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Dynamic Chiropractic
February 25, 1994, Volume 12, Issue 05

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Book Review

Title: Chiropractic: History and Evolution of a New Profession Author: Walter I. Wardwell, PhD Publisher: Mosby Yearbook Publication: Hard cover book, 287 pages

In 1951, Dr. Wardwell prepared a doctoral dissertation at Harvard in sociology: Social Strain and Social Adjustment in the Marginal Role of the Chiropractor. From that he published two papers in sociological journals and a brief historical paper. In 1961, he published the paper, "Public Regulation in Chiropractic" in the Journal of the National Medical Association. His work was first recognized by our profession in 1968, when he spoke at the ACA convention in New York City.

In Chiropractic: History and Evolution of a New Profession, Dr. Wardwell states: "The prediction that if chiropractic gave up its cultist philosophy it would disappear clearly has not happened, despite the fact that mixers now greatly predominate. It seems safe to conclude that differences between straights and mixers in mode of practice do not constitute a serious barrier to uniting the profession in one national association, despite conflicts over philosophy."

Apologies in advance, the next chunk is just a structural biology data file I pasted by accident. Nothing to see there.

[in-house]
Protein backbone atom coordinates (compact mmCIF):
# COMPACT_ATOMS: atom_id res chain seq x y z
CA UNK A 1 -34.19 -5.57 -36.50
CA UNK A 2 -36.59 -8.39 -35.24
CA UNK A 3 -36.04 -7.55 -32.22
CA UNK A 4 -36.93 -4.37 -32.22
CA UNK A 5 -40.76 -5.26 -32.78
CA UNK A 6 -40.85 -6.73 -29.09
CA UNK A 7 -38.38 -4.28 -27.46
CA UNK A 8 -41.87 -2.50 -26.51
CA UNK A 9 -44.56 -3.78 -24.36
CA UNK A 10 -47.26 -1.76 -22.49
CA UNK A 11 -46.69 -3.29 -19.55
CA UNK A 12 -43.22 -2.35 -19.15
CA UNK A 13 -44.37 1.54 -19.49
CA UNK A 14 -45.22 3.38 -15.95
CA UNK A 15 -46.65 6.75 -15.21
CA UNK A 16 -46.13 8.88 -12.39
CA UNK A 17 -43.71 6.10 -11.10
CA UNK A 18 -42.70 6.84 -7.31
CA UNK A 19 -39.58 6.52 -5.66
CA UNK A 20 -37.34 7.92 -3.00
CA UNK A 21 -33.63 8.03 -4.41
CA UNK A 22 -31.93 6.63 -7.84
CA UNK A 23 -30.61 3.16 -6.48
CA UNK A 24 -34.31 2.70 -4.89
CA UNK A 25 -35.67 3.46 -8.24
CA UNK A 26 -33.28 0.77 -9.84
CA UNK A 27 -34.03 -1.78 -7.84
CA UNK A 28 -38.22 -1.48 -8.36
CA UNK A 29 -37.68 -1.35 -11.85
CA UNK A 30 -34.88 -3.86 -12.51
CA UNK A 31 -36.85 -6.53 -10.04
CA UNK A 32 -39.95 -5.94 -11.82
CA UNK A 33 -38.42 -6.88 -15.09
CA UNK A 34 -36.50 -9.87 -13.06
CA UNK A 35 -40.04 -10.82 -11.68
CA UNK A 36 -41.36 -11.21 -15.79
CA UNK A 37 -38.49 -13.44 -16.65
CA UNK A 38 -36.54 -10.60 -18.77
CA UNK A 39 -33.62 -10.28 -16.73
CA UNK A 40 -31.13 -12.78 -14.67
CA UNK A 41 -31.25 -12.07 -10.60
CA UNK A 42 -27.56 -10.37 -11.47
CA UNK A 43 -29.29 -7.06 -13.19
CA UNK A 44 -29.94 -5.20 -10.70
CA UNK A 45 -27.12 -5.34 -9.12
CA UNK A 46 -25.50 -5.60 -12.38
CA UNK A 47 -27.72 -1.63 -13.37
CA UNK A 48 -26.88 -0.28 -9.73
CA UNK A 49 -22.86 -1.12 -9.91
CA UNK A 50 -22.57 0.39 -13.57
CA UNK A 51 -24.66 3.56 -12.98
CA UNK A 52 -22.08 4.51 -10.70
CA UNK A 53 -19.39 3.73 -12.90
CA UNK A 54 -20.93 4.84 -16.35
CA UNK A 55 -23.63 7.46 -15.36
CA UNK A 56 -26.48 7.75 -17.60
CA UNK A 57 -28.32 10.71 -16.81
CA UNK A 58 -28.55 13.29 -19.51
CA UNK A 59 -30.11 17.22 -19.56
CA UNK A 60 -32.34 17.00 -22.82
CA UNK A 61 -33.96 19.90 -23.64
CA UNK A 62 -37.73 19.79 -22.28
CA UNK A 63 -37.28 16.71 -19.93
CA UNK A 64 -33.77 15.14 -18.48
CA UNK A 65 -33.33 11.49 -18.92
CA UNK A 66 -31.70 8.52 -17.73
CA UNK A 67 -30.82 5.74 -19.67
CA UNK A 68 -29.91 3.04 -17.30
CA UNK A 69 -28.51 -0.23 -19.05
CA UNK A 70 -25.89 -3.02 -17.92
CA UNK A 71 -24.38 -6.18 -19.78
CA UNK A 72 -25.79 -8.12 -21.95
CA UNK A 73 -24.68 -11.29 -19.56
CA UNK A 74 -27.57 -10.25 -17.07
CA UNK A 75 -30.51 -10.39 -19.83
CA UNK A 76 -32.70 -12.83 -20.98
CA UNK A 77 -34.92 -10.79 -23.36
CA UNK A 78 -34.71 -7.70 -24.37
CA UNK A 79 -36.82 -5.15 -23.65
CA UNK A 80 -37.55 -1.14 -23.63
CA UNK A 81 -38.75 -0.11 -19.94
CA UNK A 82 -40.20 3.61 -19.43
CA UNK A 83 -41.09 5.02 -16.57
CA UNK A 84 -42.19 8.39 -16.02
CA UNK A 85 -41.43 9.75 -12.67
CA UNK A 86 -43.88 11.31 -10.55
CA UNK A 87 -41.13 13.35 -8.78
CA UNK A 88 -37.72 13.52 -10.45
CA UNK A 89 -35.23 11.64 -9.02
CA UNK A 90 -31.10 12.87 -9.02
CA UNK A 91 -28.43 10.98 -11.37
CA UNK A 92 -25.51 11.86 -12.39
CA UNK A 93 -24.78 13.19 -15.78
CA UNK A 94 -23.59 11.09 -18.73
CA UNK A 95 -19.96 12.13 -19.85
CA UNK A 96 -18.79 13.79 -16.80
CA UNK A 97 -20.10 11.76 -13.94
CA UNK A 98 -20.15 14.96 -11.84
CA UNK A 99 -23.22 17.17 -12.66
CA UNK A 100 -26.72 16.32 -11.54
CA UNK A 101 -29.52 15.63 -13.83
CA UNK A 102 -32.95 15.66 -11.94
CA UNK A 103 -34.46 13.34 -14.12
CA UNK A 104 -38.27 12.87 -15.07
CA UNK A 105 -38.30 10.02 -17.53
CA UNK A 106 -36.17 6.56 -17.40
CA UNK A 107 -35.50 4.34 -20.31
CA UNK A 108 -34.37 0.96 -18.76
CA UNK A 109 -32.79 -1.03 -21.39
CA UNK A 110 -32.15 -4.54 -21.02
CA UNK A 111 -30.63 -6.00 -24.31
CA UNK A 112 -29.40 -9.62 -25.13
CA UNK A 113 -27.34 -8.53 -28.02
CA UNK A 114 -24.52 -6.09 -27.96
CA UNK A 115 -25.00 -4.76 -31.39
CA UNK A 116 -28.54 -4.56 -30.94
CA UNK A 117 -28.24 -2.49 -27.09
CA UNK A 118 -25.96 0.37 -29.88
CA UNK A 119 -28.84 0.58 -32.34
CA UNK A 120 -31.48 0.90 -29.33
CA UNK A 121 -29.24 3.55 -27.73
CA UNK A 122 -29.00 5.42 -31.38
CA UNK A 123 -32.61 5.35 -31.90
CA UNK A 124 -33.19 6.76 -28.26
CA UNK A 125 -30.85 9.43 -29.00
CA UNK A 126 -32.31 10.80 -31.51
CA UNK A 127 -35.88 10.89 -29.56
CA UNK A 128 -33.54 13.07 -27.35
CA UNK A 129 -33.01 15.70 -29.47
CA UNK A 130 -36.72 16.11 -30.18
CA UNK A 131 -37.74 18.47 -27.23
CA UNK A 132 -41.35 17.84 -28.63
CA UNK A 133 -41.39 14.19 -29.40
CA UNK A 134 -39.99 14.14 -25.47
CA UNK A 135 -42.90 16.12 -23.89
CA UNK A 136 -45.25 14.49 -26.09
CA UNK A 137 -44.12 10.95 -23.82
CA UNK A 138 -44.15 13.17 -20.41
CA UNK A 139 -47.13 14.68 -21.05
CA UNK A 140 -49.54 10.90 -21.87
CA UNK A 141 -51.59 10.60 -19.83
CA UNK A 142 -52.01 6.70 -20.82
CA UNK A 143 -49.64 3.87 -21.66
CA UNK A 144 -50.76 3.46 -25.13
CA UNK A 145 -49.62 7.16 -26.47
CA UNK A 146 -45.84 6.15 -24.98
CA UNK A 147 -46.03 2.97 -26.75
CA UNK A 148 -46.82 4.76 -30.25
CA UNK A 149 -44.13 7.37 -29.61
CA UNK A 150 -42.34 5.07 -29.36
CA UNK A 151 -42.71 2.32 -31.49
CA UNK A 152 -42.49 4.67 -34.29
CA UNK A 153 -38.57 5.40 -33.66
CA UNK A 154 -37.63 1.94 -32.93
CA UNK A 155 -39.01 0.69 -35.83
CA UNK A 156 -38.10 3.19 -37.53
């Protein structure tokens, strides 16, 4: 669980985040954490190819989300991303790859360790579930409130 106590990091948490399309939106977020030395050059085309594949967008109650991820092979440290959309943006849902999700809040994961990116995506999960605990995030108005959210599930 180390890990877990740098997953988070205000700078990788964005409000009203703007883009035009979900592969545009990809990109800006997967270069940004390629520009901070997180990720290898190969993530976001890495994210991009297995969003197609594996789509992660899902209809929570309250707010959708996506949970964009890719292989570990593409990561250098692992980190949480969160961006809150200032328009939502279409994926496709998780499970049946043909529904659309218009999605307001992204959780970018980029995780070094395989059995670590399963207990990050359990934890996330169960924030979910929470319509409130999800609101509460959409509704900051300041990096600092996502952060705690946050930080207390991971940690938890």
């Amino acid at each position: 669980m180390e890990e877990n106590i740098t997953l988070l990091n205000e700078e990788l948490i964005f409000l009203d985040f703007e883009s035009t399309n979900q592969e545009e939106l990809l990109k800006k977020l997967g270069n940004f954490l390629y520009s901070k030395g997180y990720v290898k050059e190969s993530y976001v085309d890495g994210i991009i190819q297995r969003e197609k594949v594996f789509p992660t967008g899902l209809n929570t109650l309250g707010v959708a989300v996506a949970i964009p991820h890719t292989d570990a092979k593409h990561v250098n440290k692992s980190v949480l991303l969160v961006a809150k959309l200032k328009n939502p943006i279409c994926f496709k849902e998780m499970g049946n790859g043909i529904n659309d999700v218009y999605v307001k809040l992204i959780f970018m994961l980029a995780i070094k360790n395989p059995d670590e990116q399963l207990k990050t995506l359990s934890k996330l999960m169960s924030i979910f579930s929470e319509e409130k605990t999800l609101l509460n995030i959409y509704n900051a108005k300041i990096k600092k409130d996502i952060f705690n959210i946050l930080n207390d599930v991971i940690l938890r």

Who is Dr. Wardwell and why is a professor emeritus in the department of sociology, University of Connecticut, writing a book about chiropractic history? As a young boy in 1920, he remembers that his father, a draftsman, had severe eye strain and headaches that glasses and medicine could not help. His father went to a chiropractor, and, of course, the headaches went away. A short time later, young Walter accidentally knocked his father's glasses off and they shattered on the floor. Lo and behold, his father's eye strain had disappeared with chiropractic adjustments and he no longer even needed glasses. Young Walter was taken to the chiropractor as a child and he has been fascinated with the profession ever since.

I was completely intrigued with this book. Dr. Wardwell is a sociologist looking at our profession from the outside in and he has done his homework. The bibliography is 51 pages. It is quite a book. No matter which school you went to, you have never read chiropractic history like this. It is blatantly objective but not negatively biased.

Although I have not read his early papers, I suspect they were equally objective, and in an era when chiropractic was not well researched and mostly anecdotal, they were probably not flattering. However, as he points out in the book, the profession has evolved to the point that it can now stand up quite well to objective scrutiny. I offer as my opinion of this book two points. First, this book itself represents a very important place in the history and evolution of the chiropractic profession (sociologists are now writing about us). Second, you will not be able to put it down.

Eggleston Rating: 9

Dynamic Chiropractic
February 25, 1994, Volume 12, Issue 05

Printer Friendly Version
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